Story Source:

The above story is based on materials provided by Johns Hopkins University. Note: Materials may be edited for content and length.


Journal Reference:

  1. TiffanyM. Schmidt, NaziaM. Alam, Shan Chen, Paulo Kofuji, Wei Li, GlenT. Prusky, Samer Hattar. A Role for Melanopsin in Alpha Retinal Ganglion Cells and Contrast Detection. Neuron, 2014; 82 (4): 781 DOI: 10.1016/j.neuron.2014.03.022

Cite This Page:

Johns Hopkins University. "New neural pathway found in eyes that aids in vision." ScienceDaily. ScienceDaily, 21 May 2014. <www.sciencedaily.com/releases/2014/05/140521162707.htm>.
Johns Hopkins University. (2014, May 21). New neural pathway found in eyes that aids in vision. ScienceDaily. Retrieved October 20, 2014 from www.sciencedaily.com/releases/2014/05/140521162707.htm
Johns Hopkins University. "New neural pathway found in eyes that aids in vision." ScienceDaily. www.sciencedaily.com/releases/2014/05/140521162707.htm (accessed October 20, 2014).

Share This



More Health & Medicine News

Monday, October 20, 2014

Featured Research

from universities, journals, and other organizations


Featured Videos

from AP, Reuters, AFP, and other news services

Microneedle Patch Promises Painless Pricks

Microneedle Patch Promises Painless Pricks

Reuters - Innovations Video Online (Oct. 18, 2014) Researchers at The National University of Singapore have invented a new microneedle patch that could offer a faster and less painful delivery of drugs such as insulin and painkillers. Video provided by Reuters
Powered by NewsLook.com
Raw: Nurse Nina Pham Arrives in Maryland

Raw: Nurse Nina Pham Arrives in Maryland

AP (Oct. 17, 2014) The first nurse to be diagnosed with Ebola at a Dallas hospital walked down the stairs of an executive jet into an ambulance at an airport in Frederick, Maryland, on Thursday. Pham will be treated at the National Institutes of Health. (Oct. 16) Video provided by AP
Powered by NewsLook.com
Raw: Cruise Ship Returns to US Over Ebola Fears

Raw: Cruise Ship Returns to US Over Ebola Fears

AP (Oct. 17, 2014) A Caribbean cruise ship carrying a Dallas health care worker who is being monitored for signs of the Ebola virus is heading back to Texas, US, after being refused permission to dock in Cozumel, Mexico. (Oct. 17) Video provided by AP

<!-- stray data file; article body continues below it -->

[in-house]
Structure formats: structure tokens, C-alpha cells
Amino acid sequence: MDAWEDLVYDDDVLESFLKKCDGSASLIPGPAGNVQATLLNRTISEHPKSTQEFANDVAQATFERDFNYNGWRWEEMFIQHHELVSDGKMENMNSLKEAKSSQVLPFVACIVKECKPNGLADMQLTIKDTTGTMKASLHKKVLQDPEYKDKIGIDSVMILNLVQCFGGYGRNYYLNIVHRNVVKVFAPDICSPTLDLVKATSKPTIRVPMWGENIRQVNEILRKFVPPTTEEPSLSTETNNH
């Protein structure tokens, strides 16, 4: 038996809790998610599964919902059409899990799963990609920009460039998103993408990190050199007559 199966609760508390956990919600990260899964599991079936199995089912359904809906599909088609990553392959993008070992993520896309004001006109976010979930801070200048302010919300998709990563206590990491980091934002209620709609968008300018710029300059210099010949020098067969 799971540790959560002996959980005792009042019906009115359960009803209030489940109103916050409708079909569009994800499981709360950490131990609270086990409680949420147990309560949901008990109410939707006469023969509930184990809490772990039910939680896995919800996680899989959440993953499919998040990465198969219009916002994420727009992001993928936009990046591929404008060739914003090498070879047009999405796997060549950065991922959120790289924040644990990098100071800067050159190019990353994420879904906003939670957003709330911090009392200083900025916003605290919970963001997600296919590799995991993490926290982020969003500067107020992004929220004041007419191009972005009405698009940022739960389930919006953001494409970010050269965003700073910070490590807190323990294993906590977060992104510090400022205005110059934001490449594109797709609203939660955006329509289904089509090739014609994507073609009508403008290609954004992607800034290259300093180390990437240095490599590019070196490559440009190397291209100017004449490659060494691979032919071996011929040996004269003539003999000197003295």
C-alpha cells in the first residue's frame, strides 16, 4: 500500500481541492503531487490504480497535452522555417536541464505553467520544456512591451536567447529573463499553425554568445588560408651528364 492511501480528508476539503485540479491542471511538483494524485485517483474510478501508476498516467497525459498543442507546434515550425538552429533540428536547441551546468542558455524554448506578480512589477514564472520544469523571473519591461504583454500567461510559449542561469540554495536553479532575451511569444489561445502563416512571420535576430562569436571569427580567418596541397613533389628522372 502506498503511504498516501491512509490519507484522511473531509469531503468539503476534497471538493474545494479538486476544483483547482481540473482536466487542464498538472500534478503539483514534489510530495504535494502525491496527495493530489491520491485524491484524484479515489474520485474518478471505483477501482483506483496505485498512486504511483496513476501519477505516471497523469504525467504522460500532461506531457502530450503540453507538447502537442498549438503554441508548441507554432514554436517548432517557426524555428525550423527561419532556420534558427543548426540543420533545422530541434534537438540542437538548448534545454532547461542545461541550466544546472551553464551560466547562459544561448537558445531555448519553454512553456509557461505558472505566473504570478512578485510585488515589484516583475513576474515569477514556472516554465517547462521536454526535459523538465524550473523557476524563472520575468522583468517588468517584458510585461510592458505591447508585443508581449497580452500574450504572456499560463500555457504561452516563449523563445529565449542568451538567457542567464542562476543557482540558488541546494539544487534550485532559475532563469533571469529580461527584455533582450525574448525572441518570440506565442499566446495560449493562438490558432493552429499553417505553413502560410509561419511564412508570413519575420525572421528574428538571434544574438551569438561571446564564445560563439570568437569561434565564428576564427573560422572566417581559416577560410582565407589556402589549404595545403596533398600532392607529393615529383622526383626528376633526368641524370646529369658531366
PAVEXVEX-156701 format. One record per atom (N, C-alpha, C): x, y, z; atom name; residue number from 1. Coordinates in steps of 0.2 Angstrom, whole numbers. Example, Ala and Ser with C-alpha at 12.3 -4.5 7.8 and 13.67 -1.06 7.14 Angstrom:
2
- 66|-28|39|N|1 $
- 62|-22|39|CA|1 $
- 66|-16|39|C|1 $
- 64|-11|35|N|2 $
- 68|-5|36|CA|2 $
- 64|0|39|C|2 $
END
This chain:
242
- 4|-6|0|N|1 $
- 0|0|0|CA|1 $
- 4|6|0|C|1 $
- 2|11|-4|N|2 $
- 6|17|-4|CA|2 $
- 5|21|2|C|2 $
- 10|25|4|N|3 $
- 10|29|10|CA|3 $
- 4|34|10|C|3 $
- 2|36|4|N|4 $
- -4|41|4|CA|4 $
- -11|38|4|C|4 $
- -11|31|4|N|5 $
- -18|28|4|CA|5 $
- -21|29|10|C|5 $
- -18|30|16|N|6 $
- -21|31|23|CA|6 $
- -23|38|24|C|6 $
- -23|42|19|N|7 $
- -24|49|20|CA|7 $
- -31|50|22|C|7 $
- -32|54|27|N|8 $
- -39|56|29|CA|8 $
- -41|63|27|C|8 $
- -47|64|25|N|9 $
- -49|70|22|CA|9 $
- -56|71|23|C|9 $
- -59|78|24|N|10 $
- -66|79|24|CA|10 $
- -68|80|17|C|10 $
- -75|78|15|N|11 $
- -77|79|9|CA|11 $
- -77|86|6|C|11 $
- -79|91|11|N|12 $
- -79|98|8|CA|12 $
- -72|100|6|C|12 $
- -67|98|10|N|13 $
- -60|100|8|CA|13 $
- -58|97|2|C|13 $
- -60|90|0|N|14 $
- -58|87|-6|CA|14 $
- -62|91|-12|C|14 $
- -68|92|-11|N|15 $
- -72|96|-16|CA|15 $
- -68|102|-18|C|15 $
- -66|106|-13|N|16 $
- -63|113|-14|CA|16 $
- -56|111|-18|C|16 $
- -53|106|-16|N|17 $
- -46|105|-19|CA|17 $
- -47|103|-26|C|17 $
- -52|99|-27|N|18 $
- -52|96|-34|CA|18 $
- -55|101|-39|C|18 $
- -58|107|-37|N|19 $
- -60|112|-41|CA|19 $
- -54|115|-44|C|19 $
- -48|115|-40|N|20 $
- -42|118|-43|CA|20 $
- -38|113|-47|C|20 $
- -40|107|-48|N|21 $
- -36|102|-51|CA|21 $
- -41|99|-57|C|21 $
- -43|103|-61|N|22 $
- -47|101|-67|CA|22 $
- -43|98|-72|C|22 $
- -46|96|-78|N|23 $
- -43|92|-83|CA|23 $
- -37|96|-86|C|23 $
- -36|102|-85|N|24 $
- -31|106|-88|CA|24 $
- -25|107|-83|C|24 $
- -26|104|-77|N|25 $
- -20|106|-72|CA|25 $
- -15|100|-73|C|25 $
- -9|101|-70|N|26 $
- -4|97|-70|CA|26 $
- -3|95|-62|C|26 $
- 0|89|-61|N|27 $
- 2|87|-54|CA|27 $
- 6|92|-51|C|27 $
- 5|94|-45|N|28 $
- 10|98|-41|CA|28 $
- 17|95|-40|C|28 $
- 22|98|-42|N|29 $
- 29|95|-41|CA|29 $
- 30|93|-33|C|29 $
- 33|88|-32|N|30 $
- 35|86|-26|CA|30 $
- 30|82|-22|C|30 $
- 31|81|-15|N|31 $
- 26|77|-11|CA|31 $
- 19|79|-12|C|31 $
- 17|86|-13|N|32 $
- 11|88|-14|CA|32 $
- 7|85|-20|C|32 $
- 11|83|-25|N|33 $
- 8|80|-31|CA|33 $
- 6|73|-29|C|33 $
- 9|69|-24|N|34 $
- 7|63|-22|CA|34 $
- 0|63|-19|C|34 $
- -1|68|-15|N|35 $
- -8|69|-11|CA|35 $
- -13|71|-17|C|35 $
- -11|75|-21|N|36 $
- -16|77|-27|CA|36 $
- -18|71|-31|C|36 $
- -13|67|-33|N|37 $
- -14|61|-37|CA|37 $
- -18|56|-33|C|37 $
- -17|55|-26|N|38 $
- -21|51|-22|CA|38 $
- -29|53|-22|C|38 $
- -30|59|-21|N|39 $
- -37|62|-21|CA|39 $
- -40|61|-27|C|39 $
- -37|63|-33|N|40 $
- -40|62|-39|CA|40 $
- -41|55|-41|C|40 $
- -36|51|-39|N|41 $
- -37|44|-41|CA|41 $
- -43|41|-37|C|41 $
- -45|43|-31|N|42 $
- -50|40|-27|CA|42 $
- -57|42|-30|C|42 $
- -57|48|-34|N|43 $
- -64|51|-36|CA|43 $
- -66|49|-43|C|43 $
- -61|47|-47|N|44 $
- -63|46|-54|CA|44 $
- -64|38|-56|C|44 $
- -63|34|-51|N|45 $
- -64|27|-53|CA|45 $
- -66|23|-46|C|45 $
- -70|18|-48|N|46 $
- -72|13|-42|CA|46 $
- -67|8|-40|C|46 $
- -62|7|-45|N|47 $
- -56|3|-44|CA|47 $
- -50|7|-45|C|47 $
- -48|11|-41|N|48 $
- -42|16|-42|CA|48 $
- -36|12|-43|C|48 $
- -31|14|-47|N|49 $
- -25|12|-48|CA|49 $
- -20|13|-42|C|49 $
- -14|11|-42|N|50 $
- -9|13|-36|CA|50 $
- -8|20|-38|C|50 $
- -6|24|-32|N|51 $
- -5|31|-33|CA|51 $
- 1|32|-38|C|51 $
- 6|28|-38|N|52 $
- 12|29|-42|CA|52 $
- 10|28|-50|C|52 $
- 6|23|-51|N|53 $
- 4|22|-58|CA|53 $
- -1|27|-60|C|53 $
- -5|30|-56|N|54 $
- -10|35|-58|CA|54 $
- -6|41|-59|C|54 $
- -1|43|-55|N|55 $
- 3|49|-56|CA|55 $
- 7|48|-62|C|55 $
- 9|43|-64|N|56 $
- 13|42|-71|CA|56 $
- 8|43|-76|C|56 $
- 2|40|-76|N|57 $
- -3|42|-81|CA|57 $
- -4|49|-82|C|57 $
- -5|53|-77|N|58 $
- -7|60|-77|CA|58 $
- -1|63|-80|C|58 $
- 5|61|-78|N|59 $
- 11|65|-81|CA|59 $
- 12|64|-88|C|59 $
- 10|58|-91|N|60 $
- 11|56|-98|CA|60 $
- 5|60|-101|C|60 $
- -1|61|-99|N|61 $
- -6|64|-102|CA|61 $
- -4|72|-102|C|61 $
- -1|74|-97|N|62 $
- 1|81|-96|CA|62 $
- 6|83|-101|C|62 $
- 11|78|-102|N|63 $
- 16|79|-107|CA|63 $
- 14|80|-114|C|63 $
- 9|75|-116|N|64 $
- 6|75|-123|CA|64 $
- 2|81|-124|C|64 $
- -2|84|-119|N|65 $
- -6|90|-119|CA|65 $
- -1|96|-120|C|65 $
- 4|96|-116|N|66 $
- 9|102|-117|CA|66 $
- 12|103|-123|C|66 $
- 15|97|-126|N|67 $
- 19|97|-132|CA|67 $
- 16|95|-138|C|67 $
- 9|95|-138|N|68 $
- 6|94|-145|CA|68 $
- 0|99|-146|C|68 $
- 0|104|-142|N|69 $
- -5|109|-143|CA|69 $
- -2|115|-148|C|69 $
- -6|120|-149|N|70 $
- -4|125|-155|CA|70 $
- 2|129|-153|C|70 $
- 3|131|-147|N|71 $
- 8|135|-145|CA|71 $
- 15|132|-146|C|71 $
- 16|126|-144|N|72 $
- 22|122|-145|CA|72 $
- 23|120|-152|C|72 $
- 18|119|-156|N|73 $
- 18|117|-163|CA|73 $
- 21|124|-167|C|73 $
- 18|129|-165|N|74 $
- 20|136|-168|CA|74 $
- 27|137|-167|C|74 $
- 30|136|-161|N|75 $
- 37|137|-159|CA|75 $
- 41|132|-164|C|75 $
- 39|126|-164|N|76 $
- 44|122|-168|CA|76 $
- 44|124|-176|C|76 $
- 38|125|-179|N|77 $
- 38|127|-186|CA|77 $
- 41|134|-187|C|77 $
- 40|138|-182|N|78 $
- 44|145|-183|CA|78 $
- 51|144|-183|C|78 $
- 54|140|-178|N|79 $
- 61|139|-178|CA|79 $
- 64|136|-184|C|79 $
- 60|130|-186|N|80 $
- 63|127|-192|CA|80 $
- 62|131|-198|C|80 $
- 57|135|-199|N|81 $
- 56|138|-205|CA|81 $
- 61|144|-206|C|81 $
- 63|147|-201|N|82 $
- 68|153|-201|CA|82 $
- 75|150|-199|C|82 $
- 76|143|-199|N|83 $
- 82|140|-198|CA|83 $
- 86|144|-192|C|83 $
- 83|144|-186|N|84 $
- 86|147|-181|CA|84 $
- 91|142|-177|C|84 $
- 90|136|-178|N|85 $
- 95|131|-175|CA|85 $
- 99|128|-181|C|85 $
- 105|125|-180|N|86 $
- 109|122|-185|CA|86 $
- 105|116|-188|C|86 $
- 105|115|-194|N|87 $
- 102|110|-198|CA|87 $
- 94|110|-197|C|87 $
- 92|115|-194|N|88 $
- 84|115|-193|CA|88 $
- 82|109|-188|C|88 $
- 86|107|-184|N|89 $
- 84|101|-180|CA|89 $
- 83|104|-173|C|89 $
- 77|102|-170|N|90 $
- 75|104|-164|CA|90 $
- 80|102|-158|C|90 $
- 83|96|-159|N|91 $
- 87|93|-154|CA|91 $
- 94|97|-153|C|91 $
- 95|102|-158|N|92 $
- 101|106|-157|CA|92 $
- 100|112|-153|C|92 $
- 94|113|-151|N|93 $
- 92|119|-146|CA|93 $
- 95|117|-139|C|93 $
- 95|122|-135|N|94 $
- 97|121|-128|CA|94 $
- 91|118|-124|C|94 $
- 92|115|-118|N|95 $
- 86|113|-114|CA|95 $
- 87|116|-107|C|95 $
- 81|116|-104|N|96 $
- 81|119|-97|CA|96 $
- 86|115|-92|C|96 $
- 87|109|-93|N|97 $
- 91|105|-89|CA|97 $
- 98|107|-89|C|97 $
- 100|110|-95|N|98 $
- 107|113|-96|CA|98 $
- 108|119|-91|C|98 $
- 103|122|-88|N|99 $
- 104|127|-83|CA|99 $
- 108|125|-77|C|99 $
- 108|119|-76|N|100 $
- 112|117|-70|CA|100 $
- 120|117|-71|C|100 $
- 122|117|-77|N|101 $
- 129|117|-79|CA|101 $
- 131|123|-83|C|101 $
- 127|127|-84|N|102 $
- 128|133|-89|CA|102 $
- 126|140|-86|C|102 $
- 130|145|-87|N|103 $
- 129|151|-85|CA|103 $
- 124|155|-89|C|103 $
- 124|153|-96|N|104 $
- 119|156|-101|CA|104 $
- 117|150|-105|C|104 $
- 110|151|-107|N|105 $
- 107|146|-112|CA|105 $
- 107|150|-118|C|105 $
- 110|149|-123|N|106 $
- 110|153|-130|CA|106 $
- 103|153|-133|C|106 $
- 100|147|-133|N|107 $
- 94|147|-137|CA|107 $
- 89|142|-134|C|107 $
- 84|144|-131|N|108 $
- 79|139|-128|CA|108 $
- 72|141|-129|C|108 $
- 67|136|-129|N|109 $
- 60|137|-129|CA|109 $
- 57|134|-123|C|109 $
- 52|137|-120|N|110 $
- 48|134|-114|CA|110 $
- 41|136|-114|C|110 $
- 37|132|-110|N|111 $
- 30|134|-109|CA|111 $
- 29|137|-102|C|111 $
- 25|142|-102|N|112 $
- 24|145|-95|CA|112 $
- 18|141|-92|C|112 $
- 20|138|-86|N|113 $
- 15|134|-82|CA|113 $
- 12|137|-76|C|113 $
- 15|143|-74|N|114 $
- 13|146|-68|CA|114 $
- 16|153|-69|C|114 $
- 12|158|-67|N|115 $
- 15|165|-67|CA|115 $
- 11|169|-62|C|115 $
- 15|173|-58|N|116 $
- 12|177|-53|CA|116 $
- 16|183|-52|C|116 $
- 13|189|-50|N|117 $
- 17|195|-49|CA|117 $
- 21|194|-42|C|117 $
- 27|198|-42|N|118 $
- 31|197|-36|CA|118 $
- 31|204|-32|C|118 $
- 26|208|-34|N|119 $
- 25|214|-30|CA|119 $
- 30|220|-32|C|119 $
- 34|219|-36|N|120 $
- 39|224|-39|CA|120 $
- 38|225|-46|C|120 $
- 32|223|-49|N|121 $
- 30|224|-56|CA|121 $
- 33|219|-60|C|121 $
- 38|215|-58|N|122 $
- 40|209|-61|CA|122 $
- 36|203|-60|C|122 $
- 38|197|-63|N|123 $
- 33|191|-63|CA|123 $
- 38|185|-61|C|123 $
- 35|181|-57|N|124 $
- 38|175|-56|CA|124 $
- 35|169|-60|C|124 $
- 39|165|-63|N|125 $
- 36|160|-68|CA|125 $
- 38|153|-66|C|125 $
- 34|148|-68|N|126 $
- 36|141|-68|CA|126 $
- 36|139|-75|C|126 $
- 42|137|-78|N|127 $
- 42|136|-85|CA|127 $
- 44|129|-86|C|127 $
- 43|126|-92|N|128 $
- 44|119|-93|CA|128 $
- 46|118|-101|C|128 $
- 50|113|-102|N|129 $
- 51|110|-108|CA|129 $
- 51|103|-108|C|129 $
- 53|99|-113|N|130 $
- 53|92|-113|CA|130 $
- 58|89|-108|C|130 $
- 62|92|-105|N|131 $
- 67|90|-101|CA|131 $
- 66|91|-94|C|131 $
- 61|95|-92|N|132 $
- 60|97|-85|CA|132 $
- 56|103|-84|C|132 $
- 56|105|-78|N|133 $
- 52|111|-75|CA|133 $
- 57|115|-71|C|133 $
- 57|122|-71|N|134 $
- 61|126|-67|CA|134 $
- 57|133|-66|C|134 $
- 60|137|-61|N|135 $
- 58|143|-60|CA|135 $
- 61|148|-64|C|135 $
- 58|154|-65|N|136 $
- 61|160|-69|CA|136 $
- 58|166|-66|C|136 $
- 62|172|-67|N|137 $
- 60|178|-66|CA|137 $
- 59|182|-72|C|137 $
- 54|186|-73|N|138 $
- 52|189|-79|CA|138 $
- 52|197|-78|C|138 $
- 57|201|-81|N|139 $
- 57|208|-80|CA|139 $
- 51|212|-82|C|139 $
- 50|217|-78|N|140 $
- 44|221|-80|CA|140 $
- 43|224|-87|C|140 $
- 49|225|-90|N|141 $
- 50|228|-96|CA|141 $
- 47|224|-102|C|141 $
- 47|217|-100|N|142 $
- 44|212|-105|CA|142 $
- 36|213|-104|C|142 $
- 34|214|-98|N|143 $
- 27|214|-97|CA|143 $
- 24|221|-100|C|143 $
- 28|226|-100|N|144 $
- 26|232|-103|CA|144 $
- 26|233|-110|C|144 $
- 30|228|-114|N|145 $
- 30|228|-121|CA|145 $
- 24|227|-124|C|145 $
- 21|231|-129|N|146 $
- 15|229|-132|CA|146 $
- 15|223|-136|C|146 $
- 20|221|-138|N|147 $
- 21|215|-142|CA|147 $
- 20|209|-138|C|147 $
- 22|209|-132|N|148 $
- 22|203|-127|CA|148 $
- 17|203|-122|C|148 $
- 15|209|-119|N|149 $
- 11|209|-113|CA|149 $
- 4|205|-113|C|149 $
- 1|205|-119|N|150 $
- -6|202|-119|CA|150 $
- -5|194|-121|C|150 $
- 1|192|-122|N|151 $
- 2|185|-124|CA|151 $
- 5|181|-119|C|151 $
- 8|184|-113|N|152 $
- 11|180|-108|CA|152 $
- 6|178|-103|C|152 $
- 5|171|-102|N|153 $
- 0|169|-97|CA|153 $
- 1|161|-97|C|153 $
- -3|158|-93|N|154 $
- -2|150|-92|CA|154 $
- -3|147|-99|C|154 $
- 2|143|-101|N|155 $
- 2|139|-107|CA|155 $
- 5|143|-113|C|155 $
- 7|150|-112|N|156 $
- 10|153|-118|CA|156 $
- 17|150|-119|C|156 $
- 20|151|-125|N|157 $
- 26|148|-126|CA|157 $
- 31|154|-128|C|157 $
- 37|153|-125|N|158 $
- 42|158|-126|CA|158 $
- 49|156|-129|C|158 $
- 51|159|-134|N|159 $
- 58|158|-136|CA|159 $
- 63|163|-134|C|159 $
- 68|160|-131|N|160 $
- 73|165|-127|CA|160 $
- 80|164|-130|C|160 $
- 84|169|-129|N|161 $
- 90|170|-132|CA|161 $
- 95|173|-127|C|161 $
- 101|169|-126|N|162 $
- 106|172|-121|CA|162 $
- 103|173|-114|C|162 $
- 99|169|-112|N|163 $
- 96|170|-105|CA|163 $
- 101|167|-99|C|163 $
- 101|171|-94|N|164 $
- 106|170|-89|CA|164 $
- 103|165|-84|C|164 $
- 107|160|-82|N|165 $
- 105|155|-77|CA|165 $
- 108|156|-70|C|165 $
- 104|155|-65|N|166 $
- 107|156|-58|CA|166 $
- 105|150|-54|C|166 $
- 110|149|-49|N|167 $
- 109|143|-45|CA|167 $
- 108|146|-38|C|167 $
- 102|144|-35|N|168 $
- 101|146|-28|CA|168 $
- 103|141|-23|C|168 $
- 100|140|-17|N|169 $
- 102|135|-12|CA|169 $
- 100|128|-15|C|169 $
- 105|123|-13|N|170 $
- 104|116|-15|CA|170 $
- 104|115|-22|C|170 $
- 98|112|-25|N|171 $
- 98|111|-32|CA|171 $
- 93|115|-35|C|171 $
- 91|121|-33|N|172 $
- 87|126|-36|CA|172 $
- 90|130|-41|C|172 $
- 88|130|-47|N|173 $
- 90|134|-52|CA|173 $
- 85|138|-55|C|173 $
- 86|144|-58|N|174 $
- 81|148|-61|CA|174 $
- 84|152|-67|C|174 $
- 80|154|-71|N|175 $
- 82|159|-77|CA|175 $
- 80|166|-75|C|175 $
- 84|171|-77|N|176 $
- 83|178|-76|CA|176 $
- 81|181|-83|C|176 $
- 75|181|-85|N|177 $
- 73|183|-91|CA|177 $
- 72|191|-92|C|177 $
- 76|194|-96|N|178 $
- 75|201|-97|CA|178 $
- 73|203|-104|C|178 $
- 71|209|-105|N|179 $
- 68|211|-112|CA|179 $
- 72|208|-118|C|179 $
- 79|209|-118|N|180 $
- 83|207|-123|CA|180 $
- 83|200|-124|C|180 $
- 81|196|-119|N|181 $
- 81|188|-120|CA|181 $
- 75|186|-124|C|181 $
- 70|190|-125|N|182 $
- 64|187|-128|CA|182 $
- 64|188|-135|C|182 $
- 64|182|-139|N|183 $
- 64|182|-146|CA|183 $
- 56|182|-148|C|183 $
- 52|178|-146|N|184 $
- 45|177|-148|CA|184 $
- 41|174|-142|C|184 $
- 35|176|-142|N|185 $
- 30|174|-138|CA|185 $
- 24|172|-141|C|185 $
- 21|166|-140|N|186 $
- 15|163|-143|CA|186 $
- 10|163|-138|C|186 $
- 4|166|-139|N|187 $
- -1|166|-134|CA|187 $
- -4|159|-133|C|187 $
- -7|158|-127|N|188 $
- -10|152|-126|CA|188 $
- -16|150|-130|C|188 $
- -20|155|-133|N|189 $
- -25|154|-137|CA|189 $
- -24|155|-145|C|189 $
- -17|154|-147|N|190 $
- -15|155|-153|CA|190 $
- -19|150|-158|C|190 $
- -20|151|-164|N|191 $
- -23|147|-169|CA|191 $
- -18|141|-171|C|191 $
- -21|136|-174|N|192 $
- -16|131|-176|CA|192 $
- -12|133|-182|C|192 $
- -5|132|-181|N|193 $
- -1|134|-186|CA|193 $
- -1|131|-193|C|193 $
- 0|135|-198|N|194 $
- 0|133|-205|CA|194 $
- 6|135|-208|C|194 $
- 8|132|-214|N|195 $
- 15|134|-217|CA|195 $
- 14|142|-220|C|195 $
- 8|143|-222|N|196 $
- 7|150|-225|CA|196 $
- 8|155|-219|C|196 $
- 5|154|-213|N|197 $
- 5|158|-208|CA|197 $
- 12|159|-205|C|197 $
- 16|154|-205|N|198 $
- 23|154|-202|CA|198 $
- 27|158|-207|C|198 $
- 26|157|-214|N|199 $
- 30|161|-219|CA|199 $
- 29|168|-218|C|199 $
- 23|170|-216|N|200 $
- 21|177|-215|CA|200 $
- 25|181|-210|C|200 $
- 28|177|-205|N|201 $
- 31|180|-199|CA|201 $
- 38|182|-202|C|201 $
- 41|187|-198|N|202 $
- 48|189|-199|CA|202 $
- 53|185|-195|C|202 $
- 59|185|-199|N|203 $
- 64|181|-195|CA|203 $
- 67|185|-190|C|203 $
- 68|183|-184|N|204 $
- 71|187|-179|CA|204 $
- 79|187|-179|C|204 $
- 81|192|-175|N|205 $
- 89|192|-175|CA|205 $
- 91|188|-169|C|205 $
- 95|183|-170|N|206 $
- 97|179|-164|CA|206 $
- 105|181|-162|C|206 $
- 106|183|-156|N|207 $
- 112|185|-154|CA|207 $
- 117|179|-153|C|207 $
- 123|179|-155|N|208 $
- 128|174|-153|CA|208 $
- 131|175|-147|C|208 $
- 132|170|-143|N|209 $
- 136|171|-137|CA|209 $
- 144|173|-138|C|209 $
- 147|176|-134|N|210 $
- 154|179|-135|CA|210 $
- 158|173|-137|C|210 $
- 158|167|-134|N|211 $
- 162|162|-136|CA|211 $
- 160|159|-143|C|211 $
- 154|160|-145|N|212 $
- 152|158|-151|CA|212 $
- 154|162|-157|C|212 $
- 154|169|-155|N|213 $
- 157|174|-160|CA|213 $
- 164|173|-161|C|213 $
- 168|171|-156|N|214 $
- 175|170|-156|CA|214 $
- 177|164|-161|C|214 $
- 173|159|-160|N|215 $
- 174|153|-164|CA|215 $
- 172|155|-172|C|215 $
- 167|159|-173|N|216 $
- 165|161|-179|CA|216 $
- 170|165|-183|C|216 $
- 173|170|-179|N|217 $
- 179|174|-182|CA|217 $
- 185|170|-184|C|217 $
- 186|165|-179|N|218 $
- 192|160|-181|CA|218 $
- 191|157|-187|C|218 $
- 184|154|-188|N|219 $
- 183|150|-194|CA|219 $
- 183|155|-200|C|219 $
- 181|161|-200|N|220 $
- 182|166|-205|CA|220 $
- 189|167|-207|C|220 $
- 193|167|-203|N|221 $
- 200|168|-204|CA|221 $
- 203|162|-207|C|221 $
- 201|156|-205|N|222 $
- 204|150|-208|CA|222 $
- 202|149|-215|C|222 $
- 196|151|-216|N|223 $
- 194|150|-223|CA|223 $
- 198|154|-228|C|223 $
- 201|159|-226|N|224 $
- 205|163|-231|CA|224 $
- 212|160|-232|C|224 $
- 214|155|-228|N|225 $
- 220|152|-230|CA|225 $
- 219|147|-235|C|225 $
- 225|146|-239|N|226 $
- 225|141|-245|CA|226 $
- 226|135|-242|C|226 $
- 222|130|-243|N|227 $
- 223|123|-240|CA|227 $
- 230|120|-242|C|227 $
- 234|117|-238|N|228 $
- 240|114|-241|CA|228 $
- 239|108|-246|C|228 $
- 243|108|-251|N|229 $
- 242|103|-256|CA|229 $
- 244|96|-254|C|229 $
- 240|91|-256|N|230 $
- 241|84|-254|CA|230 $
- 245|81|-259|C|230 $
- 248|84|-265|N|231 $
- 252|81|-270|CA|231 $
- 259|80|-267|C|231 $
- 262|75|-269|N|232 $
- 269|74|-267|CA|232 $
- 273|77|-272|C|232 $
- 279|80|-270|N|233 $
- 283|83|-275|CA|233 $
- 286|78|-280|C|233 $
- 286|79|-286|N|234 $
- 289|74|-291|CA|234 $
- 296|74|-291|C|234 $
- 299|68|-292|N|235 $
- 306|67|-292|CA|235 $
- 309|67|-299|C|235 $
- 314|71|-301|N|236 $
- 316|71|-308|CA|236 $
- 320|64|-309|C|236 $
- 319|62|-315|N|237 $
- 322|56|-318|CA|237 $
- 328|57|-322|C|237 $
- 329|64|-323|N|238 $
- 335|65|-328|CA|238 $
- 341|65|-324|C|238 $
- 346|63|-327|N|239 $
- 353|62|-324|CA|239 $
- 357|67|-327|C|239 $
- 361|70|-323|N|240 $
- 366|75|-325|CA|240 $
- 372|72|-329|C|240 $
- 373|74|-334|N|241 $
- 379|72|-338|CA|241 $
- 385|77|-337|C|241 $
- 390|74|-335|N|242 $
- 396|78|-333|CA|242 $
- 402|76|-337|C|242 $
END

Powered by NewsLook.com
Spanish Govt: Four Suspected Ebola Cases in Spain Test Negative

Spanish Govt: Four Suspected Ebola Cases in Spain Test Negative

AFP (Oct. 17, 2014) All four suspected Ebola cases admitted to hospitals in Spain on Thursday have tested negative for the deadly virus in a first round of tests, the government said Friday. Duration: 00:55 Video provided by AFP
Powered by NewsLook.com

Search ScienceDaily

Number of stories in archives: 140,361

Find with keyword(s):
Enter a keyword or phrase to search ScienceDaily for related topics and research stories.

Save/Print:
Share:

Breaking News:

Strange & Offbeat Stories


Health & Medicine

Mind & Brain

Living & Well

In Other News

... from NewsDaily.com

Science News

Health News

Environment News

Technology News



Save/Print:
Share:

Free Subscriptions


Get the latest science news with ScienceDaily's free email newsletters, updated daily and weekly. Or view hourly updated newsfeeds in your RSS reader:

Get Social & Mobile


Keep up to date with the latest news from ScienceDaily via social networks and mobile apps:

Have Feedback?


Tell us what you think of ScienceDaily -- we welcome both positive and negative comments. Have any problems using the site? Questions?
Mobile: iPhone Android Web
Follow: Facebook Twitter Google+
Subscribe: RSS Feeds Email Newsletters
Latest Headlines Health & Medicine Mind & Brain Space & Time Matter & Energy Computers & Math Plants & Animals Earth & Climate Fossils & Ruins